The last time anyone dreamt of building a house was perhaps when they were fiddling about with Legos as a toddler.
But what about building a fully-functional home with nothing but some flat-packs and an Allen key?
Samuel Vedanaigam may have just the solution. As the creator of Singapore’s first modular homes, he has invented a system where one can build a home with just those parts.
“You just take one look at the parts, and you know that this piece goes in there,” he says. “There’s no two ways about it.”
How it works is simple. You use whatever’s provided in the box, and you start building.
It is not just some high-concept sketch or rendering that Vedanaigam has cooked up. In Singapore, Vedanaigam already has two modular homes out in the wild. The first went to an expat who wanted to add her own soundproof studio to her existing bungalow: if she relocated again, she’d be able to take her new house extension wherever she wanted. The second went to a multi-generational family that wanted to give their ailing patriarch a space of his own on the ground floor.
Vedanaigam provides the aluminium superstructure, while the fittings can be made out of whatever materials are on hand—concrete, composite, plywood, and so on.
The MOVIT can be technically be built anywhere. And since it doesn’t even need electricity or machinery to be assembled, one could in theory build a home anywhere the aluminium frames can be carried.
One Allen key is all it takes to assemble an entire house, although Vedanaigam recommends it be used with an electric driver (in the interests of saving time, and preventing some avoidable callouses).
Vedanaigam’s company, POD Structures, even maintains its own fully-functional MOVIT in its factory. It’s a 400sqft, honey-hued darling that wouldn’t look out of place at a condominium open house.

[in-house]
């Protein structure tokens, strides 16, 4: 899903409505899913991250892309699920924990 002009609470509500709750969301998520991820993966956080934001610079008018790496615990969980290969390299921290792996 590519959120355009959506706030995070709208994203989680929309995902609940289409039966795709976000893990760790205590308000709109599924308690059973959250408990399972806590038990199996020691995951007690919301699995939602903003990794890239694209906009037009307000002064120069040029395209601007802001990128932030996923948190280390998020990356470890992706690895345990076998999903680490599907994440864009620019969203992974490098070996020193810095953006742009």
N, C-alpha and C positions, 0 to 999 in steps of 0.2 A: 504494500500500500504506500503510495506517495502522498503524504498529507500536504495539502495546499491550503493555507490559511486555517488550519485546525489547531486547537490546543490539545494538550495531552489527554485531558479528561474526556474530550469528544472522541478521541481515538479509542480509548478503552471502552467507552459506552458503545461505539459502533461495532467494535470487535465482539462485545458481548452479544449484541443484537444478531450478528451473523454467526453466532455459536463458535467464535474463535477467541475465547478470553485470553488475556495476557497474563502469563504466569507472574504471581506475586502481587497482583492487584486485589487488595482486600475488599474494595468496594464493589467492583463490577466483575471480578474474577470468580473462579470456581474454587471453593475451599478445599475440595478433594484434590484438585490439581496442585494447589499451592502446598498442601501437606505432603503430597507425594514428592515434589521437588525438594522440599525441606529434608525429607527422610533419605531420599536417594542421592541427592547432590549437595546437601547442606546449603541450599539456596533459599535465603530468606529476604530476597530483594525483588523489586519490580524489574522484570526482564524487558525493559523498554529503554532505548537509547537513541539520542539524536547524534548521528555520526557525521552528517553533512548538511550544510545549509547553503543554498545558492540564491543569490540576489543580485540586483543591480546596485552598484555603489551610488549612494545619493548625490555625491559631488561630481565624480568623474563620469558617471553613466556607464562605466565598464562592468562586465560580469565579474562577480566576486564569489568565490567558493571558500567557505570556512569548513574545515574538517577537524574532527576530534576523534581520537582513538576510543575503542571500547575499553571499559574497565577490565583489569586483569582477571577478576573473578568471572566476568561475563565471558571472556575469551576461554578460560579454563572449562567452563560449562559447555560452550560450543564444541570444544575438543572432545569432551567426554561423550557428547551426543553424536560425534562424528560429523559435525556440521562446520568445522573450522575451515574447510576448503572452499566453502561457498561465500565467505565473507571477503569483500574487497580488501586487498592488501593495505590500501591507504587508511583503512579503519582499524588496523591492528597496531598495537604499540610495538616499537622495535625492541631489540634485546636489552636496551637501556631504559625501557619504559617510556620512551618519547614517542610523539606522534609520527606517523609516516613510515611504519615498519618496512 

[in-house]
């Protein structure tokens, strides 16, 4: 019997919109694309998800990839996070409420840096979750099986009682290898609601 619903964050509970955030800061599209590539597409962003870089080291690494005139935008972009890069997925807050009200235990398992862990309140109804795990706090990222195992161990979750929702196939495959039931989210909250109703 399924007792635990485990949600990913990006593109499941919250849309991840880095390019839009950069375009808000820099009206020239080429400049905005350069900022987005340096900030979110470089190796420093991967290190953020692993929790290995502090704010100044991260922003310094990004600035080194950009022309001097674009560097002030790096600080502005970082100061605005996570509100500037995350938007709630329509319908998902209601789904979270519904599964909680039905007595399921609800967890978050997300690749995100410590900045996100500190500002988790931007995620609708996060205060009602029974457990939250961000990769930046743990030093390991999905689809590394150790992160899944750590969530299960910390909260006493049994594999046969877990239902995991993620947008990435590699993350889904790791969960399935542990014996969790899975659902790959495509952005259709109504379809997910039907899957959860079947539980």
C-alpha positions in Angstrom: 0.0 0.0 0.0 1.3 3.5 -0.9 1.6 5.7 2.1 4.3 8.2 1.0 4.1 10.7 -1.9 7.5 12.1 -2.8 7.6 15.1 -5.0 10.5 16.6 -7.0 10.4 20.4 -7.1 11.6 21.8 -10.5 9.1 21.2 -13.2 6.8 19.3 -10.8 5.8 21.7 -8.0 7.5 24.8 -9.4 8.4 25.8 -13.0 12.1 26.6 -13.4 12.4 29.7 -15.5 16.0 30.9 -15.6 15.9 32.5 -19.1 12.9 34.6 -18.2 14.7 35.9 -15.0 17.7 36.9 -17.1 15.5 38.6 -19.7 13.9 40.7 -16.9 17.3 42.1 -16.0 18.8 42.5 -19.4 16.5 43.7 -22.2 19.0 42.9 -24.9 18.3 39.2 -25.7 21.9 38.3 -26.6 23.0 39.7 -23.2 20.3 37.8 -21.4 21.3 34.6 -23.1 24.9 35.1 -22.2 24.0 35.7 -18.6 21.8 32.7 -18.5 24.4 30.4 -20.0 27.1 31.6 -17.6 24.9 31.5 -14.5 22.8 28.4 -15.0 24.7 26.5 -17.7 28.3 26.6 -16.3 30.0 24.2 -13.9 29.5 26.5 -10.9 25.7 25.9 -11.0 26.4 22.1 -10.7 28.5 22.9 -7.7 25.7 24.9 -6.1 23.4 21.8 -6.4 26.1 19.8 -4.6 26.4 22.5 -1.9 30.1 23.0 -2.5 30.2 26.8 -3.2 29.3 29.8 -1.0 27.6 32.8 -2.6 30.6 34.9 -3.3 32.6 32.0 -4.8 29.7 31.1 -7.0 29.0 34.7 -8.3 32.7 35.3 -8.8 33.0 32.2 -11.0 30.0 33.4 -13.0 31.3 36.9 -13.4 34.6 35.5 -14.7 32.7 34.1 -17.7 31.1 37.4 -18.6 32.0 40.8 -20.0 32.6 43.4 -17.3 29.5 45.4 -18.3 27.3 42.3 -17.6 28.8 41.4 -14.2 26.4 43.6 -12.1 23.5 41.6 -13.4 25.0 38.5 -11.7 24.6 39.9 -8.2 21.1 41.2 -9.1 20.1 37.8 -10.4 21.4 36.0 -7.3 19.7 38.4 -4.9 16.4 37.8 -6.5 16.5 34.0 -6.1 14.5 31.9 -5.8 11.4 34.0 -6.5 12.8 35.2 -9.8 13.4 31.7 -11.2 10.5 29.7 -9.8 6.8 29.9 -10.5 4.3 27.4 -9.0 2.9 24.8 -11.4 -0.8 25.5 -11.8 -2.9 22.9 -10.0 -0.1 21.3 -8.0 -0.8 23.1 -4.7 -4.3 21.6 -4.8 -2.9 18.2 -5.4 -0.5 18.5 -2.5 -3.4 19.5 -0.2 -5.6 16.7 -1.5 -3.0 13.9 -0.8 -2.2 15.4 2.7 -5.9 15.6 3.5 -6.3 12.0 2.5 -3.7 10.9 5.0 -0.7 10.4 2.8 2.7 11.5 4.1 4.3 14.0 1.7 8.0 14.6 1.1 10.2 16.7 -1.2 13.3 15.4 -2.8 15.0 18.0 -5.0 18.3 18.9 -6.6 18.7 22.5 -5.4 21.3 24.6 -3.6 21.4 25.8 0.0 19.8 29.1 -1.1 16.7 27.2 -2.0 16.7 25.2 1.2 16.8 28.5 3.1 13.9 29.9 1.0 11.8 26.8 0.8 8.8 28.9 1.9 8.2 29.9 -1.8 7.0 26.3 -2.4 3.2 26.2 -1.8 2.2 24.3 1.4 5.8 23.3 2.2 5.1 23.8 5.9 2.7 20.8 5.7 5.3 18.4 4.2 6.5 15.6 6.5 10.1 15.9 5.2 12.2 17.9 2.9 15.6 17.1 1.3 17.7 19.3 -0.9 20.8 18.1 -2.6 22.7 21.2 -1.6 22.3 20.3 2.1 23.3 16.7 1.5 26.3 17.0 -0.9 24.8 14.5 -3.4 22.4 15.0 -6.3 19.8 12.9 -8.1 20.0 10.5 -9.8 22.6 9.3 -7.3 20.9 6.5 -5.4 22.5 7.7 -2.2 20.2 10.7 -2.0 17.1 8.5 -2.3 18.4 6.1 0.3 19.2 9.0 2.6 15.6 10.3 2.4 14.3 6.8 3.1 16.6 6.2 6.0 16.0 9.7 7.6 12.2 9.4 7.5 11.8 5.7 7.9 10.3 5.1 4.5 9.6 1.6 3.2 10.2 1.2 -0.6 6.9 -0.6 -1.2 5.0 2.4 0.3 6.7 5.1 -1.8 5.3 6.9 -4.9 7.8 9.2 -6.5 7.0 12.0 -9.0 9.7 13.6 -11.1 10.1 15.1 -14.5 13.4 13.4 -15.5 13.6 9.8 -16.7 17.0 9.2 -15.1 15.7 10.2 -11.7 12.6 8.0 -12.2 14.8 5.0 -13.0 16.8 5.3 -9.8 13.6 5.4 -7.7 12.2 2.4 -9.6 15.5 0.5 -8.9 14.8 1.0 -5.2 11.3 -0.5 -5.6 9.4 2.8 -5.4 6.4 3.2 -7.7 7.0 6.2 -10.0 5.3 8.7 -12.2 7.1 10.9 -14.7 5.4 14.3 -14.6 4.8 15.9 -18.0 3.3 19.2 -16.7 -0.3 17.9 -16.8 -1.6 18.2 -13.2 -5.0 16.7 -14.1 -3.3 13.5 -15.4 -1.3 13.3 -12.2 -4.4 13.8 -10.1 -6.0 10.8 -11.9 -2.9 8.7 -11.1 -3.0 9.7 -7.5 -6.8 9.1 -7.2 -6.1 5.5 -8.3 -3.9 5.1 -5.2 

But his creations don’t just serve city-dwellers with dreams of supersizing their Lego creations. After the deadly earthquake struck Bohol in 2013, Vedanaigam flew to the Philippines to offer aid. He brought his flat-packed Tubelar structures, the heaviest of which weighed just 15kg, and a three-man team consisting of himself, his partner at POD Structures, and a technician.
With the help of ‘a bunch of farmers’, the ragtag team would assemble a fully functional clinic in eight hours.
“The farmers just saw what the technician was doing, they immediately got it, and started following him,” Vedanaigam says.
Of Tubelar’s intuitive, look-and-you-get-it design, Vedanaigam says that his lack of formal education helped. “Today, I design my products with the assumption that someone who doesn’t know anything about engineering will be building this,” he says.
Vedanaigam learned everything he knew about engineering at a shipyard. He never completed his ‘O’ Levels, either, quitting school out of necessity at a young age to start work.
When he got the chance to attend night classes later in life, Vedanaigam found himself bored and restless. He needed to create, he says, and not just something that looked good on paper.
Take his upcoming project for instance. This July, POD Structures will launch its first modular floating homes, a dream for fishermen and introverts alike.
“It’s better than a yacht. It’s stable, so it doesn’t rock, and it’s designed exactly like a home, so it feels comfortable and welcoming wherever you are at sea,” he says.
The entire structure is self-sustaining, too, so homeowners can live out at sea completely undisturbed. Aside from inbuilt desalination and solar energy systems, Vedanaigam—an avid eco-warrior who abhors even the mention of plastics—is also working on a sewage system that recycles waste into sanitised fish food.
It’s also Vedanaigam’s solution for Singapore’s perennial space-crunch. By taking homes out to sea, Singapore essentially earns itself some valuable, and currently underutilised, housing space.
Vedanaigam himself is a modern renaissance man. He is at once a certified boatman, diver, professional photographer and former DJ in the 80s. He counts problem-solving as a hobby.
“I like to think big: houses on Mars, on the moon—why not? We’re already part of the way there,” he jokes.
But for now, Vedanaigam contents himself with bringing the MOVIT to as many places as it can possibly go.